hashlib is part of standard Python. Suffice it to say that it is a standard way of referring reliably to some data. In this case that data are your Bitcoin keys. The steps shown are the ones used for Bitcoin. They are very standard and reasonable.

The production of the final Bitcoin address uses base58. There’s nothing remarkable about this. It’s function is “written on the tin”. It provides functionality to manipulate numbers in base 58 - “octapentadecimal” if you wish. We normally use decimal - base 10. In computer science, binary (base 2), octal (base 8) and hexadecimal (base 16) are often used. Hexadecimal extends the numerical digits with ABCDEF. Base 64 is also often used to compress numbers using all letters and numbers (including lower-case and two punctuations) to extend the digit set. However when those numbers need to be manually copied, there can be visual confusion between some of the letters. Hence base 58, which excludes e.g. “0 (zero), O (capital o), I (capital i) and l (lower case L)”

Note that all the above techniques existed prior to Bitcoin and have no dependance on it. It can all be executed detached from the internet.

At this point you have what you need to protect yourself from reliance on other parties. Once you’ve built up enough Bitcoin somewhere to worry you - just transfer it to your new address.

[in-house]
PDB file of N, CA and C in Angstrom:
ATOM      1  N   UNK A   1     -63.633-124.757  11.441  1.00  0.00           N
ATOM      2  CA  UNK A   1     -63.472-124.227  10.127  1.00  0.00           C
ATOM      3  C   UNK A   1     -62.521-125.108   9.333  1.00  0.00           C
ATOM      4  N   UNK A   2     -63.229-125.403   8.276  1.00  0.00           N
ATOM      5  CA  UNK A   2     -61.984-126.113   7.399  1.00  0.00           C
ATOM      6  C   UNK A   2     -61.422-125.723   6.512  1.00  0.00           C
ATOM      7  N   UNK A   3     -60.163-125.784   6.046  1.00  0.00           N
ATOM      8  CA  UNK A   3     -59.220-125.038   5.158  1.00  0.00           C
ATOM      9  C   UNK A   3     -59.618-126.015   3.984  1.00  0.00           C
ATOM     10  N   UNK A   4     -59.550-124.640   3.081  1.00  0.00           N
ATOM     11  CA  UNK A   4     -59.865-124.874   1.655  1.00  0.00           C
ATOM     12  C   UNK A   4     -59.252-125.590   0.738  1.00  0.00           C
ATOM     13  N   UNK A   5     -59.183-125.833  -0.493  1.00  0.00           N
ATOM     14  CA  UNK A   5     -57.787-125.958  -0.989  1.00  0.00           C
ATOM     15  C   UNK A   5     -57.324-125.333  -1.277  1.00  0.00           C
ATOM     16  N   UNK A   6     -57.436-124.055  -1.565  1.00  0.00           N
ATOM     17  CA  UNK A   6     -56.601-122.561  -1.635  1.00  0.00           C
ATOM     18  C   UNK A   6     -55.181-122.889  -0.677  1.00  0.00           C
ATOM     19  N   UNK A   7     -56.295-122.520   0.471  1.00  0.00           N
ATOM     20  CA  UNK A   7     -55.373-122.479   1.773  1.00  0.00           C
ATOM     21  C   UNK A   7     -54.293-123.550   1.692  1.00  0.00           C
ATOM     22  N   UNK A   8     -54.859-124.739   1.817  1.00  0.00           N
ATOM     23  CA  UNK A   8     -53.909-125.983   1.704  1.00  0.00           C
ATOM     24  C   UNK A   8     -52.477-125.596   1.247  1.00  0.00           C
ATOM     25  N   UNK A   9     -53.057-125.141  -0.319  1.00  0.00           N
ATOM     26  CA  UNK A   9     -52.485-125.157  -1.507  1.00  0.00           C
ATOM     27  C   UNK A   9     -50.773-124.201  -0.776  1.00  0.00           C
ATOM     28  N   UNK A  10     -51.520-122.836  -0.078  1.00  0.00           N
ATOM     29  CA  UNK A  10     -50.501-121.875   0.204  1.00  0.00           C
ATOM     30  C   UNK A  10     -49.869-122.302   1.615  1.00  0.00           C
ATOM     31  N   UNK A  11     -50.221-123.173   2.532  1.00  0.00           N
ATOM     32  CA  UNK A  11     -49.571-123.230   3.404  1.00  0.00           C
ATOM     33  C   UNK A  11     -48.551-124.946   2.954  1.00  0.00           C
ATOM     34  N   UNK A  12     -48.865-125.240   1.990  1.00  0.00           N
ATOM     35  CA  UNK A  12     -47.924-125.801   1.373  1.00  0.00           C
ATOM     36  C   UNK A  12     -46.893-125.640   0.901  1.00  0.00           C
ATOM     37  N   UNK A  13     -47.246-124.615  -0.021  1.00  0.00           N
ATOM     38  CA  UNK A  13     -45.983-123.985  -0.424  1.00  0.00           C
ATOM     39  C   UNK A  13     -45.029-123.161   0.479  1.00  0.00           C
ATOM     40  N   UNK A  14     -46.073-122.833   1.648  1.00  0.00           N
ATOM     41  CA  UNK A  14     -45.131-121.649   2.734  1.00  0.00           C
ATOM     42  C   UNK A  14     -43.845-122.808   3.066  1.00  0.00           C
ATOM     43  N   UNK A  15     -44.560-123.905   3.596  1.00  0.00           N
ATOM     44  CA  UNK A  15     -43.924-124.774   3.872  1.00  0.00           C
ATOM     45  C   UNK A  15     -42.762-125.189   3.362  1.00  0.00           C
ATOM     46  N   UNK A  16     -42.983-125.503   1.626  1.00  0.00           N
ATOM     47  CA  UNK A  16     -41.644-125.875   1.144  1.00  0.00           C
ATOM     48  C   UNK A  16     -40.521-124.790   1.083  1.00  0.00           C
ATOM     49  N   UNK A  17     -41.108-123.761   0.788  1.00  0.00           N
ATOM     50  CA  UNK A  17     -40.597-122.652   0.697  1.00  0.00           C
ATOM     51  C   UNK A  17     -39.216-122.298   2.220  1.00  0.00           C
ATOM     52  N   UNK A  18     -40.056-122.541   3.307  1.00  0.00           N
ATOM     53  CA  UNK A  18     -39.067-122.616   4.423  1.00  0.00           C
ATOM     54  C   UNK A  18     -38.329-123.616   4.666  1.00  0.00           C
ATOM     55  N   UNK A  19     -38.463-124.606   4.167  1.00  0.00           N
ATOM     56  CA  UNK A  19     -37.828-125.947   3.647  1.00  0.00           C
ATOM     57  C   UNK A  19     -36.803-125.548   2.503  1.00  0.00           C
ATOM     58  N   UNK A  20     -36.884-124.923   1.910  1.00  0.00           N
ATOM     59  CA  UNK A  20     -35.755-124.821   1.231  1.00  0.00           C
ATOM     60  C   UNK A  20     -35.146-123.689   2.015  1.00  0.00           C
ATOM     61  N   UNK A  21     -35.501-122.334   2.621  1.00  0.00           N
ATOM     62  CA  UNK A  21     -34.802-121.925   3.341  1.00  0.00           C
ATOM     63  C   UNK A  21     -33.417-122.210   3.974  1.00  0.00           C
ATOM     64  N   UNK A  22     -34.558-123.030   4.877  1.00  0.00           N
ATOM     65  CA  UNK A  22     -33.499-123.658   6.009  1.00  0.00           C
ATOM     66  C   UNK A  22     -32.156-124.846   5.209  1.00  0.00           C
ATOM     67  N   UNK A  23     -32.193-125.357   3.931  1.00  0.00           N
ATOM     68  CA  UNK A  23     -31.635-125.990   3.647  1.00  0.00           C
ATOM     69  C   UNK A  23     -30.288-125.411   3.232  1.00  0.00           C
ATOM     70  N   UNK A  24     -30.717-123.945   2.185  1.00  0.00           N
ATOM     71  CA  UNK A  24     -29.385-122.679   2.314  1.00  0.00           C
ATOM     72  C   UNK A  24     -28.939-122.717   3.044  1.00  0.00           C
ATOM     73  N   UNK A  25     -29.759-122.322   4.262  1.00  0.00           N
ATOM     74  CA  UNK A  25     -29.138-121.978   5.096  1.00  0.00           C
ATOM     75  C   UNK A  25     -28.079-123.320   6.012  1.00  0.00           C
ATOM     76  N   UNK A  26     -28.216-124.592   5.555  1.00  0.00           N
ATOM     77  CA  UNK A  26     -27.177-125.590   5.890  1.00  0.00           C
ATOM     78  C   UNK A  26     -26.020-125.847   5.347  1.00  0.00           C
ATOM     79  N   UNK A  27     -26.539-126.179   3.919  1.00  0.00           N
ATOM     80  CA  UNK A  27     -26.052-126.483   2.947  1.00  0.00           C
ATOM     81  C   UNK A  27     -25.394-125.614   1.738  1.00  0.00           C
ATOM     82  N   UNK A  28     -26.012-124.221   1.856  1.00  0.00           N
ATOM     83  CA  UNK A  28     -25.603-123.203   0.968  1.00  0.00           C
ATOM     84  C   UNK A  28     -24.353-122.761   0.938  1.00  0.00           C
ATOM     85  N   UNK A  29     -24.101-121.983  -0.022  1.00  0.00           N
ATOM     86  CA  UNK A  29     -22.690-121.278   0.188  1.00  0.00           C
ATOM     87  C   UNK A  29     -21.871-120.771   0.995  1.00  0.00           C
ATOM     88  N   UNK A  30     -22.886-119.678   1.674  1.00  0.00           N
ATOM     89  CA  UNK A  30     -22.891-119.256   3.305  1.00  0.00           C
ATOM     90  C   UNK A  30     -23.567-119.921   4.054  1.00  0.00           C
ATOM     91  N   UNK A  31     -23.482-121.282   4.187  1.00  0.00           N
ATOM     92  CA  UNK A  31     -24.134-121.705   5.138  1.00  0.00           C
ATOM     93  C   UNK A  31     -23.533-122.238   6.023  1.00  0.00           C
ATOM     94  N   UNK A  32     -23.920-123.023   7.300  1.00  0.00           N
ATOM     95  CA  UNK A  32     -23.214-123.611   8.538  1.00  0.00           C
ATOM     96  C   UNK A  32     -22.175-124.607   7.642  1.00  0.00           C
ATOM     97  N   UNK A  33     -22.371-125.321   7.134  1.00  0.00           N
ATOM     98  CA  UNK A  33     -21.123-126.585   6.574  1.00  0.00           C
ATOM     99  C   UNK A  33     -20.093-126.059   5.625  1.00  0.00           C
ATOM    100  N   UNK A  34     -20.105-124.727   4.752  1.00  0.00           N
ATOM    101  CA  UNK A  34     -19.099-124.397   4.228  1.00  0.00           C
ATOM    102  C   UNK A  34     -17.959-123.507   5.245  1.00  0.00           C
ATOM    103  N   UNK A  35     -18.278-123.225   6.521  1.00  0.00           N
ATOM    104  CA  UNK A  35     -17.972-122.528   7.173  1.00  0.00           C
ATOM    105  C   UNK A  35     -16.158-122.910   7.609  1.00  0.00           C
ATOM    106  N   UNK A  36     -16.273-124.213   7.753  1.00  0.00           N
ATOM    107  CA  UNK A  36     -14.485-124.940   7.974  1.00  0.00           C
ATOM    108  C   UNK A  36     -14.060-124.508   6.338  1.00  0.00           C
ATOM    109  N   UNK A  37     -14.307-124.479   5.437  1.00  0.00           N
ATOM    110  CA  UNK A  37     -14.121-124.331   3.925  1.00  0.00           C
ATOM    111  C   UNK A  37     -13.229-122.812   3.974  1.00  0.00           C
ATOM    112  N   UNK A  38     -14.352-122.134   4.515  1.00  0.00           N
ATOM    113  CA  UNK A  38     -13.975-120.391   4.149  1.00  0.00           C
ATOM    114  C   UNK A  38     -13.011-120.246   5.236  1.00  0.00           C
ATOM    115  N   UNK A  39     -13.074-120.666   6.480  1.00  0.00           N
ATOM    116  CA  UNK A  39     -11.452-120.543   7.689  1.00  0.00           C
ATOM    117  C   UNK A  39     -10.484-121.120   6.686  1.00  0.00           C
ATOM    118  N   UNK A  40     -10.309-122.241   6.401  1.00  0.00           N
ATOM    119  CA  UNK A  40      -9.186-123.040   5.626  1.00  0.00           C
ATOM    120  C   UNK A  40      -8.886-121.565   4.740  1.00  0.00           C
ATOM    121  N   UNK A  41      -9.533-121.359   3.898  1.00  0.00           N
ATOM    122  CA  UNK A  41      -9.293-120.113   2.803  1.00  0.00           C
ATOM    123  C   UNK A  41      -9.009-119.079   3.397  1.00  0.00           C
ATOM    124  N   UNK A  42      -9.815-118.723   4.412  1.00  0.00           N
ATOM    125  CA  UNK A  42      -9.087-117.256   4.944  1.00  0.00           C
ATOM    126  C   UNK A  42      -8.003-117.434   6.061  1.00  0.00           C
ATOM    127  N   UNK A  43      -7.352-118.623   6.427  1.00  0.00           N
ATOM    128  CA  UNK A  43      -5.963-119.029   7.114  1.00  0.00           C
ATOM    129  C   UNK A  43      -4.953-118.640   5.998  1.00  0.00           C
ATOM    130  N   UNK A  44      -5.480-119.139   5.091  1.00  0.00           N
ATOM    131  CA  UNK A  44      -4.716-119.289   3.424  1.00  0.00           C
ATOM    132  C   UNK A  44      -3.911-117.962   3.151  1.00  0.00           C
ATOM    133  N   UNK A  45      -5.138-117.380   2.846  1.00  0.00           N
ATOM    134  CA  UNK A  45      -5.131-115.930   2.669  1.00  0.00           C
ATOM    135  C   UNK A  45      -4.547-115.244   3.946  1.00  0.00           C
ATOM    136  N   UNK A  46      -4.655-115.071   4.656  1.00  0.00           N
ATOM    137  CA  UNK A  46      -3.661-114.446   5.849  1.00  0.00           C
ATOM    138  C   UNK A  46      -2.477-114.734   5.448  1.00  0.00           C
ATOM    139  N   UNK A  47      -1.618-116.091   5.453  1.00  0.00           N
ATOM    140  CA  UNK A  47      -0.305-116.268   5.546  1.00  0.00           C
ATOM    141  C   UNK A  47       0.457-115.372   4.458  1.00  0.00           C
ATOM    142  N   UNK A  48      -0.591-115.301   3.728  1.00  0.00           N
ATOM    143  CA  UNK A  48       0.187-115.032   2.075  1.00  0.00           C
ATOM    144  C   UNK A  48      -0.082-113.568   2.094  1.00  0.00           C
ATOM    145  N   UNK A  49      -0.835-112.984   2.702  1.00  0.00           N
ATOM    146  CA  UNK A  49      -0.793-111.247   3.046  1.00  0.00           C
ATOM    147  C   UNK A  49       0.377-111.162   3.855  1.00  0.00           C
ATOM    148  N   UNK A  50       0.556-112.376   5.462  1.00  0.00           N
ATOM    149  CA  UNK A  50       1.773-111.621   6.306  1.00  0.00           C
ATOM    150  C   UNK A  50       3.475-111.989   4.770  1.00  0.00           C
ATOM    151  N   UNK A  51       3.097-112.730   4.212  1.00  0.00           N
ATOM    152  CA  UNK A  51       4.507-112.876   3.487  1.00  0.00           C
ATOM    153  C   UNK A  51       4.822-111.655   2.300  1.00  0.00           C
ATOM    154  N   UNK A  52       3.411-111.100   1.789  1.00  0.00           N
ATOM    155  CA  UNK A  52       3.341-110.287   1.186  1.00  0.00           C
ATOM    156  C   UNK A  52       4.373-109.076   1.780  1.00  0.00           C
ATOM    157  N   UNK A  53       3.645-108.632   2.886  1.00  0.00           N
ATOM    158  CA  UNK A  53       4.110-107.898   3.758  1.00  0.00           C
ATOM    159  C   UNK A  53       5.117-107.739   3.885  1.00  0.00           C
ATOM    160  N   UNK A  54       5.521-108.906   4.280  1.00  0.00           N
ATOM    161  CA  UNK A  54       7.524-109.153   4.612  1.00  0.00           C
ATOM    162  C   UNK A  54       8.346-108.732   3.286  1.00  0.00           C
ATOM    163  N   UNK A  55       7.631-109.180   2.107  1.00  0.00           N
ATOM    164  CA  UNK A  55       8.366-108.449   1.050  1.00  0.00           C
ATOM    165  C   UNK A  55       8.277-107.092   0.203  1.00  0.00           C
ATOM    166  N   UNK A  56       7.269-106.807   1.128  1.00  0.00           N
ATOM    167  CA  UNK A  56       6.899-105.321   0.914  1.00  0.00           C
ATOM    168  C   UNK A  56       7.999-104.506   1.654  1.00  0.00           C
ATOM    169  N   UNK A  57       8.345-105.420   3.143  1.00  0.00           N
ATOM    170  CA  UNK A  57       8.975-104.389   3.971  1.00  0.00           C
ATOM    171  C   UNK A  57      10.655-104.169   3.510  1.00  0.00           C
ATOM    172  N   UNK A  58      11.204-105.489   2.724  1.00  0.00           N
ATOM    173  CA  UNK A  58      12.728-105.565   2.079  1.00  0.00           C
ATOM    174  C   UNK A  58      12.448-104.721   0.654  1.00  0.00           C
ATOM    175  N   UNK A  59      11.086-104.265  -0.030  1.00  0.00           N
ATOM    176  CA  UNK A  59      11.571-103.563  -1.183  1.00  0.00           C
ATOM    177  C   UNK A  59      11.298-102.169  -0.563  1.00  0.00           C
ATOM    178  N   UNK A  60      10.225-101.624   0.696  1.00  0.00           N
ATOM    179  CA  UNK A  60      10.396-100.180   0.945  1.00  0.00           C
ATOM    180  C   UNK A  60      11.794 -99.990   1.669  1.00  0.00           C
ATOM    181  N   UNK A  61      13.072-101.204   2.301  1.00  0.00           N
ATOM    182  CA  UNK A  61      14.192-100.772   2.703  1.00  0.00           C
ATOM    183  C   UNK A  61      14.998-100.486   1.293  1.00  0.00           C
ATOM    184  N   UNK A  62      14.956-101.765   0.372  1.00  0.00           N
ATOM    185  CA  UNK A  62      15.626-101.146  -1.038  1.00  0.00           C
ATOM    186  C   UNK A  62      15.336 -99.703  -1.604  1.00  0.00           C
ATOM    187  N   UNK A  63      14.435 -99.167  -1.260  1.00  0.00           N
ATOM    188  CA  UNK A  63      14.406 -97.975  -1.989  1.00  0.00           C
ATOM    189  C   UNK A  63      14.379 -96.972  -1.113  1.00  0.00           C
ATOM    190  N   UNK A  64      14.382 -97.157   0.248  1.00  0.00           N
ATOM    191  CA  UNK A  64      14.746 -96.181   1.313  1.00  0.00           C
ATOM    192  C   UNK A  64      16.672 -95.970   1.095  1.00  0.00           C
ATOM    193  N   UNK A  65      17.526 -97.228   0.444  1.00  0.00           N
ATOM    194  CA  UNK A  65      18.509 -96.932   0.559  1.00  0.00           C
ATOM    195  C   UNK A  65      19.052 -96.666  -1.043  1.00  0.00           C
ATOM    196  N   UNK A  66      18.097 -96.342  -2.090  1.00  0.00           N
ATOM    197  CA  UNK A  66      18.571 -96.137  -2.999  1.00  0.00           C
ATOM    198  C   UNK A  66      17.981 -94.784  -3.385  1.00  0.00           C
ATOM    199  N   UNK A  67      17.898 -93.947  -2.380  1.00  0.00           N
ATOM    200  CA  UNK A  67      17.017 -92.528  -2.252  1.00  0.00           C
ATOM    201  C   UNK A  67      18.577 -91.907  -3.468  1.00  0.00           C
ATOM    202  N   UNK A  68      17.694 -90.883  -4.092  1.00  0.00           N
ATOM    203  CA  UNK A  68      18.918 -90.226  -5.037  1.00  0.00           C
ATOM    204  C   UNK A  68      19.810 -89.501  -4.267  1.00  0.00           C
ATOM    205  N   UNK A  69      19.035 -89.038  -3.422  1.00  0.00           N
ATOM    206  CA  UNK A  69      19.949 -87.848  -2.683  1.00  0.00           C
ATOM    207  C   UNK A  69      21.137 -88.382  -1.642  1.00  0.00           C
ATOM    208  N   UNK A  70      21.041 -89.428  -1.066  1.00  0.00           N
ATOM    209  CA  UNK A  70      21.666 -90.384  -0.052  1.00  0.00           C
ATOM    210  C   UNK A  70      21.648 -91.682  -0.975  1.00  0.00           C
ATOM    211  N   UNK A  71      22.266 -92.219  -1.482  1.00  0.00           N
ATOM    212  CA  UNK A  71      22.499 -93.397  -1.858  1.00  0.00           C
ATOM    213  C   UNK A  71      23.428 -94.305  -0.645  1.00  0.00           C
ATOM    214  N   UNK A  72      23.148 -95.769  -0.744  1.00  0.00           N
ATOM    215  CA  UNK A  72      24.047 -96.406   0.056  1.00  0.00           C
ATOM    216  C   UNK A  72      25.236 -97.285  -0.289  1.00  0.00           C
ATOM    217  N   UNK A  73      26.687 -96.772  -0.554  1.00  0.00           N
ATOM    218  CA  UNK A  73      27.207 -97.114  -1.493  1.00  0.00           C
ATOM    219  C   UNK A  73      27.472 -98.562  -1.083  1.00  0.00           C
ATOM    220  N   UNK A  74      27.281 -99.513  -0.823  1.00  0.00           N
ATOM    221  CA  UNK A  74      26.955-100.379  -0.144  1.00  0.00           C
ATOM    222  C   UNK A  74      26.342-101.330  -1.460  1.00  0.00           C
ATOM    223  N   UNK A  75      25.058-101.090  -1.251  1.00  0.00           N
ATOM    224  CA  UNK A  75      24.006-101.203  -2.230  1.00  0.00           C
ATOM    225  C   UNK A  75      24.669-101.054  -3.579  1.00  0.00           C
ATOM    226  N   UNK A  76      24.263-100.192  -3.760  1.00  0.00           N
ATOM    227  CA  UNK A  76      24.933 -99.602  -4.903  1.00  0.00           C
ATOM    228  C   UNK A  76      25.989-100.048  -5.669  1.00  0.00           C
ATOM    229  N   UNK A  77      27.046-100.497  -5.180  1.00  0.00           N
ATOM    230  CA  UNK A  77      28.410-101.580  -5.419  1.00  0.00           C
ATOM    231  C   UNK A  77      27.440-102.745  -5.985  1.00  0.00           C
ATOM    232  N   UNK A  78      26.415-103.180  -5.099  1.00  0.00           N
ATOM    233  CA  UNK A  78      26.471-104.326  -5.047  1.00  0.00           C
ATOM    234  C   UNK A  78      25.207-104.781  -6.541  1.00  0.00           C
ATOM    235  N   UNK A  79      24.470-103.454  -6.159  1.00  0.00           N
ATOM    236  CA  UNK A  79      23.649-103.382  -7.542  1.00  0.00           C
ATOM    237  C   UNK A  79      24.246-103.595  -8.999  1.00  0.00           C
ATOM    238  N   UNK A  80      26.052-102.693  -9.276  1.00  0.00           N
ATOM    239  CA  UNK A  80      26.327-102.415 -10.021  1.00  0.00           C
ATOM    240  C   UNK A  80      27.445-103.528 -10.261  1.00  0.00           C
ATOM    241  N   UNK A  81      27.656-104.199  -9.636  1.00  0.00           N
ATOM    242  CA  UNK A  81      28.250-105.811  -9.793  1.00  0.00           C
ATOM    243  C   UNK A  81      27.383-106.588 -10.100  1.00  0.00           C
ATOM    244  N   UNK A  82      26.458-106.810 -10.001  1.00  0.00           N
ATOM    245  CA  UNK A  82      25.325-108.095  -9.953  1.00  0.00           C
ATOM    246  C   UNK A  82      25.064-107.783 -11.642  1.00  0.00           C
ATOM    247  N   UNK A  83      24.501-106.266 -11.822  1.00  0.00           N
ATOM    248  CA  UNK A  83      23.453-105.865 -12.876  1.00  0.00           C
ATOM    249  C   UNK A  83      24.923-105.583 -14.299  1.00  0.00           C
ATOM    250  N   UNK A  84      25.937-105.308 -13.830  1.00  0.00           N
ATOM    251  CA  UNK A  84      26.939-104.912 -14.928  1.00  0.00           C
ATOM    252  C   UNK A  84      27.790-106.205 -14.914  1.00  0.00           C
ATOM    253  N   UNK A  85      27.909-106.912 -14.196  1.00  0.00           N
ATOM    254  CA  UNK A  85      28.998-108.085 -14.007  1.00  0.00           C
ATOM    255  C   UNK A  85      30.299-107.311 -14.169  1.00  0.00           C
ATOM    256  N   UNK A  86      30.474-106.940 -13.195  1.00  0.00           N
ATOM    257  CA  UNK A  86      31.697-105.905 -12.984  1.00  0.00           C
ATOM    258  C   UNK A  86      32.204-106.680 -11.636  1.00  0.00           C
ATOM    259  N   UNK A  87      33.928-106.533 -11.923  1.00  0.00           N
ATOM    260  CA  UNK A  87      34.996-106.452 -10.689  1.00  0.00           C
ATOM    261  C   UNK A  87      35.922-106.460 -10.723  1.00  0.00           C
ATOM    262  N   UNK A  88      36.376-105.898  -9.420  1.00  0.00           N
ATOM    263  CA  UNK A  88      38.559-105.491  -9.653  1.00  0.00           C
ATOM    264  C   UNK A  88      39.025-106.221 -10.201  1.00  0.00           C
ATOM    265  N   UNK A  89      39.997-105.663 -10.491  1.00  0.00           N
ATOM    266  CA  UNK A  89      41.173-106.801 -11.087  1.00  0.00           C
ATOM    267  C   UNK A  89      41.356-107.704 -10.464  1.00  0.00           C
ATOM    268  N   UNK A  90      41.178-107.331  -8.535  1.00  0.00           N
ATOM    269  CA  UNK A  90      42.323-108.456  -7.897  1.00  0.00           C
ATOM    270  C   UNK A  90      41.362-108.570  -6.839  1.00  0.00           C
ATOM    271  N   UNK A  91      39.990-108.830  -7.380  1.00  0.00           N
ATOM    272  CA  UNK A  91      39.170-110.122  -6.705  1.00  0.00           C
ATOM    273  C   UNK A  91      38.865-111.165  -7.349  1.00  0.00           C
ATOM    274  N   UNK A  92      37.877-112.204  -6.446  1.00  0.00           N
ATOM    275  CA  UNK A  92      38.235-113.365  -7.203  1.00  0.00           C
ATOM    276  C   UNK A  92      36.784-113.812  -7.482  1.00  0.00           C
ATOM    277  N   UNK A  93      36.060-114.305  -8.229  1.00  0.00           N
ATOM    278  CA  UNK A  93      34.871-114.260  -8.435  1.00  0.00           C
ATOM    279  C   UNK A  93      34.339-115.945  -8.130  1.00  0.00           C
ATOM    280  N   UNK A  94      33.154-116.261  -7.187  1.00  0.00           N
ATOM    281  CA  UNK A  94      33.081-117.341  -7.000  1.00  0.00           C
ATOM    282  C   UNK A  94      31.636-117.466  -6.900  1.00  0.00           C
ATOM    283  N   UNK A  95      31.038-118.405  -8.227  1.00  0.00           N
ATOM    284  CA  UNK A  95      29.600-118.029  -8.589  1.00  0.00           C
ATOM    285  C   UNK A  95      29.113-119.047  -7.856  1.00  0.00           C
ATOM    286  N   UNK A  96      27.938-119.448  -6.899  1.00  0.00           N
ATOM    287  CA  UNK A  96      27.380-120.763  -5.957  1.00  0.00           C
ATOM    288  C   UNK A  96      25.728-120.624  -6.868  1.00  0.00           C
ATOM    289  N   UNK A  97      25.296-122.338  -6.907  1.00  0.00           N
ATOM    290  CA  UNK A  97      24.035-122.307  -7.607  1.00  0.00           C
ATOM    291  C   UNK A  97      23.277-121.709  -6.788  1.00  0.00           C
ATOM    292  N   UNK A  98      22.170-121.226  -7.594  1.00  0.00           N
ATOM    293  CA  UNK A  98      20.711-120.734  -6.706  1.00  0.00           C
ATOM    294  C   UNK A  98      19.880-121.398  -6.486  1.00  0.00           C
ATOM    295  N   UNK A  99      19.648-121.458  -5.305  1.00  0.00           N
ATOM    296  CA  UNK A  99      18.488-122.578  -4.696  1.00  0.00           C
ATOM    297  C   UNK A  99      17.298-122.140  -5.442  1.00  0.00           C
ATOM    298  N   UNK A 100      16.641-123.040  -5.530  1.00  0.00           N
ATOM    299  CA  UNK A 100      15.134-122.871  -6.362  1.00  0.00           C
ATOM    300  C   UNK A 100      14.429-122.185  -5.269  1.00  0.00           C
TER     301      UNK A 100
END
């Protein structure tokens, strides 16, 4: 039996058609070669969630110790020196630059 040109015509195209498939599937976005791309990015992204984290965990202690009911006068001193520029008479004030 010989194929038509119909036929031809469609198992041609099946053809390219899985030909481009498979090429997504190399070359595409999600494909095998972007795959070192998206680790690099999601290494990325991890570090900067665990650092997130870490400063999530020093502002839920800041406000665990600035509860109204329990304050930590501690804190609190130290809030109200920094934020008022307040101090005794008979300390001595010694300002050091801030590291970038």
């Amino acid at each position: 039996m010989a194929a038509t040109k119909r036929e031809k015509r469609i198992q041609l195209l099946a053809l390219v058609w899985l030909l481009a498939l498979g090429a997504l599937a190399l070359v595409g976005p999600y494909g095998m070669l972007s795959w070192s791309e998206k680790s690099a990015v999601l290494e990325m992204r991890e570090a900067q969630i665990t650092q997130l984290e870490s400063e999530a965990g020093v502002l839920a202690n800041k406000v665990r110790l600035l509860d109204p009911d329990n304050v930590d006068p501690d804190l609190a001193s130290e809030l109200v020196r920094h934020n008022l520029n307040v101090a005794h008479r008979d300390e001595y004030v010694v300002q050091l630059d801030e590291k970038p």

BTW, I’m not using the term “wallet”. As you can see it doesn’t really mean anything. What you have is a number which is referred to as an address. Since it receives funds, that seems a reasonable name.

But - so disconnected

What’s going on here? There has been nothing like a “registration” with the Bitcoin network. How is it that funds can be transferred to some number that I dreamed up, literally, at random?

When you send funds to your new address via the Bitcoin network, the transaction is placed in a block that is then verified by Bitcoin miners (you can look up the exact process). After that, your address is encoded in the ledger on the blockchain as having those funds added to its balance.

(It is possible that someone else could have, or might later generate an identical random number - but that is vanishingly unlikely)

Now I want to get my Bitcoin out